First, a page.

Monthly Archives: September 2015

March 30, 2015

Written by Andrew Sondag (class of 2014-2015)

My OREX day began with a delay. I had planned to meet with the ophthalmic team to watch a cornea transplant that was scheduled to begin at 8:30am, but when I arrived in the OR the doctors were just standing around. The resident explained that the donor cornea had not arrived yet, and they had to wait for it to be transported from San Francisco. After some discussion about switching tissue transport companies and about 45 minutes of waiting, the cornea finally arrived and the preparation began.

Dr. Lim, the attending, showed me the donor cornea as well as the information slip that arrived with it. She pointed out the different things you look for to make sure it is a good tissue, such as the endothelial count (which you want to be around 3,000) and time from death of the donor to extraction of the tissue. It was a bit unnerving to be reminded that this tissue came from a person who had been alive just a week before, but it also helped me remember how much of a gift this cornea truly was.

As the patient went under anesthesia, the doctors began working. The biggest difference between ophthalmologists and many of the other surgeons that work at highland is scale. As one of the ophthalmic residents put it during clinic later in the day “everything we do is small.” These ophthalmologists didn’t have large retractors or forceps; they had stools to sit on and microscopes to work over. At first I wondered if I would miss most of the action with the two doctors hovering over the patient’s eye, but one of the OR techs flipped on a monitor in a room that showed the POV of the microscope over the eye.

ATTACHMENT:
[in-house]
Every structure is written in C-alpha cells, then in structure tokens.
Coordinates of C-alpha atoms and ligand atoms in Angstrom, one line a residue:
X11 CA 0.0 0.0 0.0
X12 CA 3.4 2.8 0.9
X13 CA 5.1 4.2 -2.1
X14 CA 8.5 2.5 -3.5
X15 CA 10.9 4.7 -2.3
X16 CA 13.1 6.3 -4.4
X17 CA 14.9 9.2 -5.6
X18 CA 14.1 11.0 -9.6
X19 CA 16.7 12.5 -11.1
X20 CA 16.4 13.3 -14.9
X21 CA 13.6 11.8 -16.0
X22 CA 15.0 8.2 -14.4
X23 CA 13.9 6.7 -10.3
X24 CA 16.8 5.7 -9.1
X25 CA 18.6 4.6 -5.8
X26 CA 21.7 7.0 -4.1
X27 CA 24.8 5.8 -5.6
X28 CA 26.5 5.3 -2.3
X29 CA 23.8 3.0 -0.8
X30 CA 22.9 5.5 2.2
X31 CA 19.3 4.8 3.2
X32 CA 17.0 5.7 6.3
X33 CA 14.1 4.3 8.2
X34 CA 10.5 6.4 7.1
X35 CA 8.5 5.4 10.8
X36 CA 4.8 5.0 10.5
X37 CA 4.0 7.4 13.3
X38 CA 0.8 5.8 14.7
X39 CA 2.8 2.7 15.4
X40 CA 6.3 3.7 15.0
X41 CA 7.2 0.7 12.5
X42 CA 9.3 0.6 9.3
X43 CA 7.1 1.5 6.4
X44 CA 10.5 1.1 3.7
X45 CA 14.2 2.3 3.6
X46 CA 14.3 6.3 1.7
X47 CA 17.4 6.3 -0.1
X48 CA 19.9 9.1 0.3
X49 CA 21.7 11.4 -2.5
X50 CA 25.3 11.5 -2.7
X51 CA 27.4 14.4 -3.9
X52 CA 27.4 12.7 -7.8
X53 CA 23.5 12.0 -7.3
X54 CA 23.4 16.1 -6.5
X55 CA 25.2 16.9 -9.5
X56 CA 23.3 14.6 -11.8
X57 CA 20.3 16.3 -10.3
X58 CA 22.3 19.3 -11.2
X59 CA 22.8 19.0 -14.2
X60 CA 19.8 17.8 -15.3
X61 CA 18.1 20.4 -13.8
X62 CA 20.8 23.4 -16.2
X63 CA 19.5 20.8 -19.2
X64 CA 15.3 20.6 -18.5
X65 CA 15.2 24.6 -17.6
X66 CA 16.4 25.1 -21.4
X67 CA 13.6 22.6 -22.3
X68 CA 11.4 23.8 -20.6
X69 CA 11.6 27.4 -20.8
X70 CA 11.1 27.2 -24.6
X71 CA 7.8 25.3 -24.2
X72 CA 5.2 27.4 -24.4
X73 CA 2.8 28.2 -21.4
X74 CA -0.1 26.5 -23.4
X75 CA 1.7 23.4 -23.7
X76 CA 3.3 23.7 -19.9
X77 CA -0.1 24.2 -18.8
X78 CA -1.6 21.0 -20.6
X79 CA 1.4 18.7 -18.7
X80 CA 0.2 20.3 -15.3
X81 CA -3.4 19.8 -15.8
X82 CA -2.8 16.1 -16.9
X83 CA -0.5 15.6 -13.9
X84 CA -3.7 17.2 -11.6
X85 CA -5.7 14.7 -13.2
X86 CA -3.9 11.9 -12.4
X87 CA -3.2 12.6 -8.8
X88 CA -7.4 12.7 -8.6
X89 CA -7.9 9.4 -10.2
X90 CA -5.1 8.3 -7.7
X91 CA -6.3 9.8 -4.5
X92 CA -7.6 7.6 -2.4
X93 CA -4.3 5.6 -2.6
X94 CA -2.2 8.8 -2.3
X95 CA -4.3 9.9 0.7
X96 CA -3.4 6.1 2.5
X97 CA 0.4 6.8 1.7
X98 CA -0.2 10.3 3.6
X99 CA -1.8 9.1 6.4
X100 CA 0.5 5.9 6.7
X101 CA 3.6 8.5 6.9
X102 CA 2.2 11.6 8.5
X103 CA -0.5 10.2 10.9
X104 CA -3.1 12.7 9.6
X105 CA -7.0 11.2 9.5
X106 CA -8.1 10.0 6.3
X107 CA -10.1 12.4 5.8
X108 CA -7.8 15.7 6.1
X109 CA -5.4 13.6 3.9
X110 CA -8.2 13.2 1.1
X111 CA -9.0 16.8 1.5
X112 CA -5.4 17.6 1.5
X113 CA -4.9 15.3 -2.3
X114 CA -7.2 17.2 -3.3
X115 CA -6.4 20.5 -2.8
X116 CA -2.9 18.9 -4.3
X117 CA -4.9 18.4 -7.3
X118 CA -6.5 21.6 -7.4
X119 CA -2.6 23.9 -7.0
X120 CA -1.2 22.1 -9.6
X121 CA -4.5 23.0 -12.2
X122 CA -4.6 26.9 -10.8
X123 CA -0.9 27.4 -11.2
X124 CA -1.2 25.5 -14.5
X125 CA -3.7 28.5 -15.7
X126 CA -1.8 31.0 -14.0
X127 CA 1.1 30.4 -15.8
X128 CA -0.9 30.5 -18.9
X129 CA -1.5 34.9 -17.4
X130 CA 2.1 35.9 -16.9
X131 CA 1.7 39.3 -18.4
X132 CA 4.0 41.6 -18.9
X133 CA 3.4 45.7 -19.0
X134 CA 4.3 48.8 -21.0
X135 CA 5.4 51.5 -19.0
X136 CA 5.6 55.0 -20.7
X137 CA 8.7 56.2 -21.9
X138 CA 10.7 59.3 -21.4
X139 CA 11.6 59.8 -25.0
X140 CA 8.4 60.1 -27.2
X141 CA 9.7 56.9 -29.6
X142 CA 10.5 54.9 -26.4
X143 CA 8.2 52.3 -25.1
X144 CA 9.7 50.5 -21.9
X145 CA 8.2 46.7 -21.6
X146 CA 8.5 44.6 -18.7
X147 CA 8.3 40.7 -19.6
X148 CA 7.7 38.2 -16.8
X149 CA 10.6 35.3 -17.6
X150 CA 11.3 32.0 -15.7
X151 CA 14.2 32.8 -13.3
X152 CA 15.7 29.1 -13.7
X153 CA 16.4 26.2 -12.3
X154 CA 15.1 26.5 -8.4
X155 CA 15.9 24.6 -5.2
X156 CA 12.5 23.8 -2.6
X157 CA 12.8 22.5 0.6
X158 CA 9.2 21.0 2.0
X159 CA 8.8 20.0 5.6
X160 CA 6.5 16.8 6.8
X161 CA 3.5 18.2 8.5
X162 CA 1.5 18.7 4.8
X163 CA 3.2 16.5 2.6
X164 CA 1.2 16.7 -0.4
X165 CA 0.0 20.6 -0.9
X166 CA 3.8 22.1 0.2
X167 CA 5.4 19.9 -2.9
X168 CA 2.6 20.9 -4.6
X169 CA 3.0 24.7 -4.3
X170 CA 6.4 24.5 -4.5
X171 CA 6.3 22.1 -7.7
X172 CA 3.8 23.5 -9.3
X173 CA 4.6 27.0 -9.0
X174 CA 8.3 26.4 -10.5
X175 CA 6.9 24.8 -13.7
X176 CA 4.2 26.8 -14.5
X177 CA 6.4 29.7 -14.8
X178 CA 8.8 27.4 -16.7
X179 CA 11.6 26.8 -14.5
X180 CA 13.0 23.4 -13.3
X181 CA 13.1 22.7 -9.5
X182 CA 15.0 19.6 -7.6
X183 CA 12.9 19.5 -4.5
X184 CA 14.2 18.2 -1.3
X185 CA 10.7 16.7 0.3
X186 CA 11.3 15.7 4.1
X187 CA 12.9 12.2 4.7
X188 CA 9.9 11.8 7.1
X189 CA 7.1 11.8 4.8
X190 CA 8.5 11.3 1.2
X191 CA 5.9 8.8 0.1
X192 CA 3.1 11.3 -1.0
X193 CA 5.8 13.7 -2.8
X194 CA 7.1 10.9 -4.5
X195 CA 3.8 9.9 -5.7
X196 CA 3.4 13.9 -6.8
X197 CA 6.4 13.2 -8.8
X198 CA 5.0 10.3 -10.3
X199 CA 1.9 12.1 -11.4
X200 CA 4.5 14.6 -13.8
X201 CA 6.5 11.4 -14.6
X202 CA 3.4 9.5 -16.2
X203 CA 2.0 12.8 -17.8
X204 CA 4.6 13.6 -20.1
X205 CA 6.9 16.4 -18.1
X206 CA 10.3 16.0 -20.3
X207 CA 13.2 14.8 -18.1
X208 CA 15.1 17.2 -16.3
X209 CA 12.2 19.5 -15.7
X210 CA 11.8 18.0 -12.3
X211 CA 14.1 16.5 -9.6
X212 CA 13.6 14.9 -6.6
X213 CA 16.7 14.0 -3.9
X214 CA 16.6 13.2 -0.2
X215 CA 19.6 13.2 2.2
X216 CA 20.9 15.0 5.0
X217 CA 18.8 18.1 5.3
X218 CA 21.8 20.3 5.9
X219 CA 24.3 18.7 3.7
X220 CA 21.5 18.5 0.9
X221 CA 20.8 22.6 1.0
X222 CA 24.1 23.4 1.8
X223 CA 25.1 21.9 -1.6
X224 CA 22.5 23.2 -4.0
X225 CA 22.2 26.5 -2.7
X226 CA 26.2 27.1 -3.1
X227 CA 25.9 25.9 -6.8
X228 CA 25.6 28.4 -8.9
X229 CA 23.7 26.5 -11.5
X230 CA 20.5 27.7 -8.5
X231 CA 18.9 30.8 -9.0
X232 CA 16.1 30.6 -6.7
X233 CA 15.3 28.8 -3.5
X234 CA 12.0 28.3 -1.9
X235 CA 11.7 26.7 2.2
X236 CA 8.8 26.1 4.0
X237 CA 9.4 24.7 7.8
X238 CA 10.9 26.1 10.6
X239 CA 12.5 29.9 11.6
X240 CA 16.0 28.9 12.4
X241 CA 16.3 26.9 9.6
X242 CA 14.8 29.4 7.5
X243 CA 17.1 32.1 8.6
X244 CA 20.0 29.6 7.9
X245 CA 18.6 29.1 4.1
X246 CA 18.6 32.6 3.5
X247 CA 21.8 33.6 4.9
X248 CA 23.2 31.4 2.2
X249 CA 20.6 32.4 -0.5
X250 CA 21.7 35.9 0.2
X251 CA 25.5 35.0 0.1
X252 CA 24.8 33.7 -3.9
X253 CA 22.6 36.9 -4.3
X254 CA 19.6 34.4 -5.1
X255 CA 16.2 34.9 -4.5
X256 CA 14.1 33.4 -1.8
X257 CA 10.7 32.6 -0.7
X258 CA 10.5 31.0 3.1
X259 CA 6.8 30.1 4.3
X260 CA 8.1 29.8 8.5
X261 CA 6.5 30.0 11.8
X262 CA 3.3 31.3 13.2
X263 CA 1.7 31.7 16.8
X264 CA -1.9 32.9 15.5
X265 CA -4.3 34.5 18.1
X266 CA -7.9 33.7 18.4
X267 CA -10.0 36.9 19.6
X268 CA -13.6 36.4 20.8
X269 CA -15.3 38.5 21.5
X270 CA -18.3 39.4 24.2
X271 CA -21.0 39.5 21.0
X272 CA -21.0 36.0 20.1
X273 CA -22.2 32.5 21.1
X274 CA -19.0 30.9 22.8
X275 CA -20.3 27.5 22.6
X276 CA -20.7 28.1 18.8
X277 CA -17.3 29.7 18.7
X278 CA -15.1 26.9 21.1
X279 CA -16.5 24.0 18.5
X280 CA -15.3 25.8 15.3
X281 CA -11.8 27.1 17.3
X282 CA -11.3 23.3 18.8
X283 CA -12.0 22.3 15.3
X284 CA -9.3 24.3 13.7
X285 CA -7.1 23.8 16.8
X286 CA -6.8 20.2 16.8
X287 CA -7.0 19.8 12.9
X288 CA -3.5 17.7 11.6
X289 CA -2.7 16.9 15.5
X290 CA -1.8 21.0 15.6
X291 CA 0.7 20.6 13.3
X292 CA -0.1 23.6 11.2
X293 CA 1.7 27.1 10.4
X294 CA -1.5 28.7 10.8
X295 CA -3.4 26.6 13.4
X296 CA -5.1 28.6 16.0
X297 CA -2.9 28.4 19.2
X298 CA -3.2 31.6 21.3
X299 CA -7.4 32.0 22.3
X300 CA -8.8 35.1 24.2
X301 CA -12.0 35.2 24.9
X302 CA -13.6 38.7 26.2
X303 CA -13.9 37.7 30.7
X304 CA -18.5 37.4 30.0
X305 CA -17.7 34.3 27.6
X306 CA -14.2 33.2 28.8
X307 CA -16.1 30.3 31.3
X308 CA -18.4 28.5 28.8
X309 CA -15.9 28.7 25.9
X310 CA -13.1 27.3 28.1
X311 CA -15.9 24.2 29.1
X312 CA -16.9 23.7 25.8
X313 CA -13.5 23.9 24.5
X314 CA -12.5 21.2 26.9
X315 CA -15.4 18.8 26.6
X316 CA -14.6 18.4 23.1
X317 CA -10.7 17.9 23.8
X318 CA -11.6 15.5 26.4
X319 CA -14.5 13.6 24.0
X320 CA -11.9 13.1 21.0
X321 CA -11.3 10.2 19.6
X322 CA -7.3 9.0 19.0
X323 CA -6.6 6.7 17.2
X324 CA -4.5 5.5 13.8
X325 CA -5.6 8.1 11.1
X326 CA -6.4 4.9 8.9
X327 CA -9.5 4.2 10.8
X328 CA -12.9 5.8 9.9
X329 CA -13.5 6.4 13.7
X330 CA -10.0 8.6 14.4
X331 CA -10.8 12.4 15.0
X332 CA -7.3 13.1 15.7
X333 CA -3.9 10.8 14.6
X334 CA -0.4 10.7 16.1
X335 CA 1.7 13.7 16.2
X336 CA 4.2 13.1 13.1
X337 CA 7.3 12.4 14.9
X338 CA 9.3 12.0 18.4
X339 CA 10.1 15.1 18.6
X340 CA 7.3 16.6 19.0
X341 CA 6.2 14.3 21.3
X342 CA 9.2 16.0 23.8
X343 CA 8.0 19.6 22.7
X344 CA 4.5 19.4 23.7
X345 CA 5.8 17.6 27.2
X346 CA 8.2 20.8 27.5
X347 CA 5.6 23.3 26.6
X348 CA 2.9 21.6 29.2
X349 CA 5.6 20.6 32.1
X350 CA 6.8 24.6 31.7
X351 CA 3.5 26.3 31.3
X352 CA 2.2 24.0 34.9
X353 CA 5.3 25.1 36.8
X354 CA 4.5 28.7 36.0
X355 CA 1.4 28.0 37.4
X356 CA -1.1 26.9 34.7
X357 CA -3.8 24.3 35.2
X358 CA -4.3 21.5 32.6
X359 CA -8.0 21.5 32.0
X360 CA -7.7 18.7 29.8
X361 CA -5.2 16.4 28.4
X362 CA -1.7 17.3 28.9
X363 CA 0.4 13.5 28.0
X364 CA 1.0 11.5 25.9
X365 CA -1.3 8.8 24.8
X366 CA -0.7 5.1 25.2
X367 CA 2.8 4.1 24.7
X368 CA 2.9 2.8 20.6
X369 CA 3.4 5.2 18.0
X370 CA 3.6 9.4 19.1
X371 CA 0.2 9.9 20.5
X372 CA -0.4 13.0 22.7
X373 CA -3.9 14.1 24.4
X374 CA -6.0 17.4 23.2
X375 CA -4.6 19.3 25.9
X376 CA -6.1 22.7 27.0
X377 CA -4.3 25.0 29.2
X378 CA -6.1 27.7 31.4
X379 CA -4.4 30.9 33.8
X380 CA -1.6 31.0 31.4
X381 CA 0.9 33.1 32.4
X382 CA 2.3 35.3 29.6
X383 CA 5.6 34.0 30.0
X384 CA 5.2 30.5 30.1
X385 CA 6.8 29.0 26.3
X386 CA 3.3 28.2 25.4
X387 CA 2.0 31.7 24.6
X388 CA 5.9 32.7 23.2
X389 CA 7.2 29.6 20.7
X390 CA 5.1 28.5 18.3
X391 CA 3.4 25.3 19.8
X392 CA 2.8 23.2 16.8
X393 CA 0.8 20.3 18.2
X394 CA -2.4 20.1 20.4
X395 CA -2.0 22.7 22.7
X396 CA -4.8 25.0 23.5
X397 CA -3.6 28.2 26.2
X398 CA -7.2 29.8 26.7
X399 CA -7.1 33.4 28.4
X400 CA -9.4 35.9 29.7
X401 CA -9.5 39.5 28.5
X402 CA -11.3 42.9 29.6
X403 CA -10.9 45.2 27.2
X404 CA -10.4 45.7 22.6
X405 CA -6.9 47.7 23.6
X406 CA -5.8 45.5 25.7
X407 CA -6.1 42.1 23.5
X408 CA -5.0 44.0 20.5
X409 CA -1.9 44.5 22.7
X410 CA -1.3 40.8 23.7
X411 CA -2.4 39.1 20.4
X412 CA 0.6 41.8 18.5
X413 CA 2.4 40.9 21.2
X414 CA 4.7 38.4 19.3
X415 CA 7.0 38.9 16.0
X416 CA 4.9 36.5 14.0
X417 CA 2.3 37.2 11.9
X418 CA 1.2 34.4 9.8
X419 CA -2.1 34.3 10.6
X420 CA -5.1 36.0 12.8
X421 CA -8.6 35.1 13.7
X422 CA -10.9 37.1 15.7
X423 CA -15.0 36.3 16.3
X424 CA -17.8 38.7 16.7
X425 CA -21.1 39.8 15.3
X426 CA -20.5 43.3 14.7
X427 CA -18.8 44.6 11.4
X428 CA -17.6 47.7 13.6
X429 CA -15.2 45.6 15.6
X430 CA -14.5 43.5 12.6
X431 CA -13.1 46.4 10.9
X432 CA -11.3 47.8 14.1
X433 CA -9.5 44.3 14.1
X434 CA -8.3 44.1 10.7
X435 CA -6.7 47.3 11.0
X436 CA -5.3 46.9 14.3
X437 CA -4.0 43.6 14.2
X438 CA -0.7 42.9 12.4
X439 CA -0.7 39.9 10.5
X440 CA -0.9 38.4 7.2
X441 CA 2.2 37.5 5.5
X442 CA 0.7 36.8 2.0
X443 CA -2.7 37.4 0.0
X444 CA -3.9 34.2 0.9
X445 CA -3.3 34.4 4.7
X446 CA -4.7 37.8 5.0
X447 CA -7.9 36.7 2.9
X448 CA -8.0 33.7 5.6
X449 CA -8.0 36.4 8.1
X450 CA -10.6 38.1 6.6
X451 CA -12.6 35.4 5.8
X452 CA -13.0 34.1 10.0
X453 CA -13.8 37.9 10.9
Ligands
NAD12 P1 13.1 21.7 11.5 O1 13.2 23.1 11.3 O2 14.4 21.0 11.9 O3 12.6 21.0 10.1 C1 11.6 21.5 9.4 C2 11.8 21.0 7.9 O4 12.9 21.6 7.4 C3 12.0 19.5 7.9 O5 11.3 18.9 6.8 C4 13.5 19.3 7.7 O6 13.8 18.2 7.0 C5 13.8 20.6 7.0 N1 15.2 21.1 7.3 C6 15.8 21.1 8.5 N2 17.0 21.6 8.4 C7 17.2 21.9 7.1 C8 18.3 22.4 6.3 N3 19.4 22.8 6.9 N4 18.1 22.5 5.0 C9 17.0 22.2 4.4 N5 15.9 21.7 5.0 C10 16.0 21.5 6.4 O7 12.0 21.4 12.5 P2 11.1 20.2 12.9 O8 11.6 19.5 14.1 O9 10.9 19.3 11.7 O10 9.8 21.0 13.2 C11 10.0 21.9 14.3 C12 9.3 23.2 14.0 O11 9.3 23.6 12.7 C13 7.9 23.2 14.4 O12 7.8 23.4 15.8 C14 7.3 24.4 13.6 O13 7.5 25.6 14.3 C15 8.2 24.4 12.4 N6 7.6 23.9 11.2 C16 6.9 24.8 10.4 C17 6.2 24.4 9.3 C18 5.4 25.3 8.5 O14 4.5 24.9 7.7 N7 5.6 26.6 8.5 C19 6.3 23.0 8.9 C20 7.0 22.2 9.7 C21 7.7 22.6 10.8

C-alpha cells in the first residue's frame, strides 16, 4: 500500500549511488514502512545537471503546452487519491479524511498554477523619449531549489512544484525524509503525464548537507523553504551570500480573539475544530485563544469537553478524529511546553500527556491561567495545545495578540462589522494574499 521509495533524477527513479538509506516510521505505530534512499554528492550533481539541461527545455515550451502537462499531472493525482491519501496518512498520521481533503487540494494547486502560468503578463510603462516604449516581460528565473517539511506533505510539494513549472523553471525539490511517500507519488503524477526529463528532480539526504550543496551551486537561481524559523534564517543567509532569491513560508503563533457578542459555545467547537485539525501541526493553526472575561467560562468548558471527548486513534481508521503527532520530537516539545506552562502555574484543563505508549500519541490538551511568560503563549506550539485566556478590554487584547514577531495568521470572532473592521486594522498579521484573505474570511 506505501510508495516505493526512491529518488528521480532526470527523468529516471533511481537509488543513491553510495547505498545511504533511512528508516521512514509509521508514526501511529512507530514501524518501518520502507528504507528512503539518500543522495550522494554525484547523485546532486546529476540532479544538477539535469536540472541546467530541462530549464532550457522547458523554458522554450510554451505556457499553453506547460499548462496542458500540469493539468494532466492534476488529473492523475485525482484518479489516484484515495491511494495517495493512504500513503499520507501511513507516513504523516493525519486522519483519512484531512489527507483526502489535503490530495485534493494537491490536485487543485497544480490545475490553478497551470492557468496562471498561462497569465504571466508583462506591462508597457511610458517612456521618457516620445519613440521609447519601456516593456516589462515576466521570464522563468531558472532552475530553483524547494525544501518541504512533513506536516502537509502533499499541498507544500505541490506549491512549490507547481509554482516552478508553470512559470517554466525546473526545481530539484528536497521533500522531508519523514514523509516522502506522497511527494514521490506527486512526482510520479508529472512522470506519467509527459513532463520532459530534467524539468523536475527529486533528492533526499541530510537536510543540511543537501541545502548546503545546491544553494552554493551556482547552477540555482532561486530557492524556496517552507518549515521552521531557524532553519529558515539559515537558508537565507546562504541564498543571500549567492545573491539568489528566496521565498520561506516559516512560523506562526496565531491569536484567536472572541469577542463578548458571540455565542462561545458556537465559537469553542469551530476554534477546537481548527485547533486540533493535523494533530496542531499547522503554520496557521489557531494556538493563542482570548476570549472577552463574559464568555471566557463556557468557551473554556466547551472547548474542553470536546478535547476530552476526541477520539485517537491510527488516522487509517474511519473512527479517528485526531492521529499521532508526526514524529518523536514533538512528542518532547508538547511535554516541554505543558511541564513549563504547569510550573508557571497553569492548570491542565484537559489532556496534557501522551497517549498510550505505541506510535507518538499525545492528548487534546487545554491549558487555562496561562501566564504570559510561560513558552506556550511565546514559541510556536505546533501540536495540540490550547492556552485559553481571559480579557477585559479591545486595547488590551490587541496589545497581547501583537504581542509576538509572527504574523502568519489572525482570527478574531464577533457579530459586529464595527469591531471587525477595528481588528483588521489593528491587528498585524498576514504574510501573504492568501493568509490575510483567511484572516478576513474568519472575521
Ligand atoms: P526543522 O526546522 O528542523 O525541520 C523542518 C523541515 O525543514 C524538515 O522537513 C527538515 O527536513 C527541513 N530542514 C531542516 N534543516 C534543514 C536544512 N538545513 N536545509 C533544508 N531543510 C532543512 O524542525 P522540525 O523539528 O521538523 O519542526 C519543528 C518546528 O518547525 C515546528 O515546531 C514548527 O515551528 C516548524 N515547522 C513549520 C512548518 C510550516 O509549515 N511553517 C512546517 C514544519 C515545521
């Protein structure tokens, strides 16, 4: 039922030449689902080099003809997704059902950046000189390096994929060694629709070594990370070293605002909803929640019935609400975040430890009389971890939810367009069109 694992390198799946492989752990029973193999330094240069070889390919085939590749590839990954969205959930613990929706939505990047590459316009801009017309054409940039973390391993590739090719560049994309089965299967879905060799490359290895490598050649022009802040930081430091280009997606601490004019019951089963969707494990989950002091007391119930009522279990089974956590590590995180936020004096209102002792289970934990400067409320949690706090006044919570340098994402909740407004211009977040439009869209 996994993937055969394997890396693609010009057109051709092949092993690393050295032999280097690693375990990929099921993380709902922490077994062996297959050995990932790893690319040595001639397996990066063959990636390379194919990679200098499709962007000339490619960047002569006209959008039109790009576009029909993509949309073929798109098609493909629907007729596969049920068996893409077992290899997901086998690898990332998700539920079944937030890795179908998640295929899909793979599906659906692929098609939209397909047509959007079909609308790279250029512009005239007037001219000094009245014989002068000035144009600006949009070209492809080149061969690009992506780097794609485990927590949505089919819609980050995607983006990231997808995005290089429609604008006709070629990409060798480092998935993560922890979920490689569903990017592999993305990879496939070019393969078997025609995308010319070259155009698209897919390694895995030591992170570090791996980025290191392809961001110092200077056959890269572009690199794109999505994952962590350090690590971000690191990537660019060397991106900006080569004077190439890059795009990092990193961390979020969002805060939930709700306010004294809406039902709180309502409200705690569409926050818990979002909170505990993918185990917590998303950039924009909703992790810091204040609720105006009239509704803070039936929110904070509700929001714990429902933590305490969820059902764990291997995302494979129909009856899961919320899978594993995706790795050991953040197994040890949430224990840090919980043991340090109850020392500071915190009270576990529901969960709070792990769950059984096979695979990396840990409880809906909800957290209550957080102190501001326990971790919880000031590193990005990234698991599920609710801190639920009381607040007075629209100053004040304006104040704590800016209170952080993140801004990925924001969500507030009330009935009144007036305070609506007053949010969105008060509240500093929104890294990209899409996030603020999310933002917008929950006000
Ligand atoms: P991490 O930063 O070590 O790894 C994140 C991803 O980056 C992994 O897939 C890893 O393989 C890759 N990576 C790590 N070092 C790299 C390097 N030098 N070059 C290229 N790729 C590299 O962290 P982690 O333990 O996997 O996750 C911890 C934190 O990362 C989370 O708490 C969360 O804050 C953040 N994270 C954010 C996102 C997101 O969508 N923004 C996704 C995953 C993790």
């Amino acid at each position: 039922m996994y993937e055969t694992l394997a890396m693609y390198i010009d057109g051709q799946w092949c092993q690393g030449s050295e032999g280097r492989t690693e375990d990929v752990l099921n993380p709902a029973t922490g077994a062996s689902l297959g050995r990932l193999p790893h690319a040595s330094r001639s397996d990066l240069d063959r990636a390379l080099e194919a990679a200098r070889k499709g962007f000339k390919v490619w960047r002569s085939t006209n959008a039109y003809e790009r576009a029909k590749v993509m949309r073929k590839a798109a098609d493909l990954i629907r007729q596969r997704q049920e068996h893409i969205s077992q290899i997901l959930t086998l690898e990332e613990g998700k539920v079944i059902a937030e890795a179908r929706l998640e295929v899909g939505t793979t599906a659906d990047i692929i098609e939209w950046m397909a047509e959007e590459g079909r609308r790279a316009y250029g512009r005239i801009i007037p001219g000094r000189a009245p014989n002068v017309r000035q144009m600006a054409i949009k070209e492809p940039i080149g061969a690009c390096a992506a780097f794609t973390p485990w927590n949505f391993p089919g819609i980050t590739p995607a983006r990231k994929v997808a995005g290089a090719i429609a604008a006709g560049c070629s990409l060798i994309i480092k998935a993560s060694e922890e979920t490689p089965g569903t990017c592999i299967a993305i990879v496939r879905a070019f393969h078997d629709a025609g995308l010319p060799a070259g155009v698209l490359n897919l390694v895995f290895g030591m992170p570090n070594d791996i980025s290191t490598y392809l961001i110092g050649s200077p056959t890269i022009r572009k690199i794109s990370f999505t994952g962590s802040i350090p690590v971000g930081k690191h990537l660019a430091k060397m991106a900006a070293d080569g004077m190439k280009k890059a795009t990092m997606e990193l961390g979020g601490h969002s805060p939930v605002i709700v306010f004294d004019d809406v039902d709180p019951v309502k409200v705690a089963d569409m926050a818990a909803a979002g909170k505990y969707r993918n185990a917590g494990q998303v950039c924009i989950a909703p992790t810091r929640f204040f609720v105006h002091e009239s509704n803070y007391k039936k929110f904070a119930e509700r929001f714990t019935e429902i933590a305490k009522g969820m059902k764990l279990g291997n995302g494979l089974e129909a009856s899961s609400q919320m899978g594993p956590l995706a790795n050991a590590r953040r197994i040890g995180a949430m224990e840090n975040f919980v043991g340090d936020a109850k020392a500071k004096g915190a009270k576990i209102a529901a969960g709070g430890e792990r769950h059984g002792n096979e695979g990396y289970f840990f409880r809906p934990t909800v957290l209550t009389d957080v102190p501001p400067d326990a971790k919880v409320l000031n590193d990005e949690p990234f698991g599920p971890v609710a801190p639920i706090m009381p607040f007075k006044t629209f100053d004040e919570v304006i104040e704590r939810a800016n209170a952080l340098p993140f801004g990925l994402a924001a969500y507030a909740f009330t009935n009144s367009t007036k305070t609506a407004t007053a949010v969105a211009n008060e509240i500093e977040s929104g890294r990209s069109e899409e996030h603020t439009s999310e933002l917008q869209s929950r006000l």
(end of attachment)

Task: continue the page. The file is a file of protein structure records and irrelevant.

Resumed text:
Two things happened to begin the surgery. The doctors inspected the eye one last time for the scarring that had been present. Dr. Lim invited me to the microscope and I was able to see it. At first I had trouble locating it, because when I think scar, I think of a discolored streak of skin. However, on an eye scarring just looks like a slight cloudiness. It doesn’t take much to alter the passage of light on what should be a clear cornea! The second thing was the cornea was measured and marked for cutting. Calipers were used to get an exact marking, proving again the point that “everything we do is small.”

The doctor’s then explained that while they were ready and scheduled to perform a full cornea transplant, they were going to attempt a tricky partial cornea transplant first. They explained that in a partial cornea transplant, only the top half of the patient’s cornea is cut away and the donor tissue is placed on top of the remaining tissue on the patient’s eye. While this leads to better outcomes, it is very technically difficult. What often ends up happening is during the cutting and separation of the patient’s cornea, the remaining tissue gets punctured. When that happens there is no choice but to perform the full cornea transplant.

The resident began the partial transplant and skillfully separated most of the top half of the cornea from the bottom half. On the monitors I could see a clear circular bubble forming between the two layers. Just as he was about to finish the separation of the layers, the bubble quickly disappeared all at once. The cornea had been punctured. This meant they had to remove the entire cornea as originally planned.

After removal of the patient’s cornea, they moved over to the donor tissue which was set up on a side table in the OR. The donor tissue comes with a lot of extra sclera attached to it, and you only need the relatively small (about 6mm diameter) cornea in the center of the tissue. To get only the tissue they needed, the resident brought out a circular punch that corresponded to the exact size of the tissue they had removed from the patient. With an unsettling but oddly satisfying *crunch*, the donor cornea was separated from the donor sclera in a perfect circle.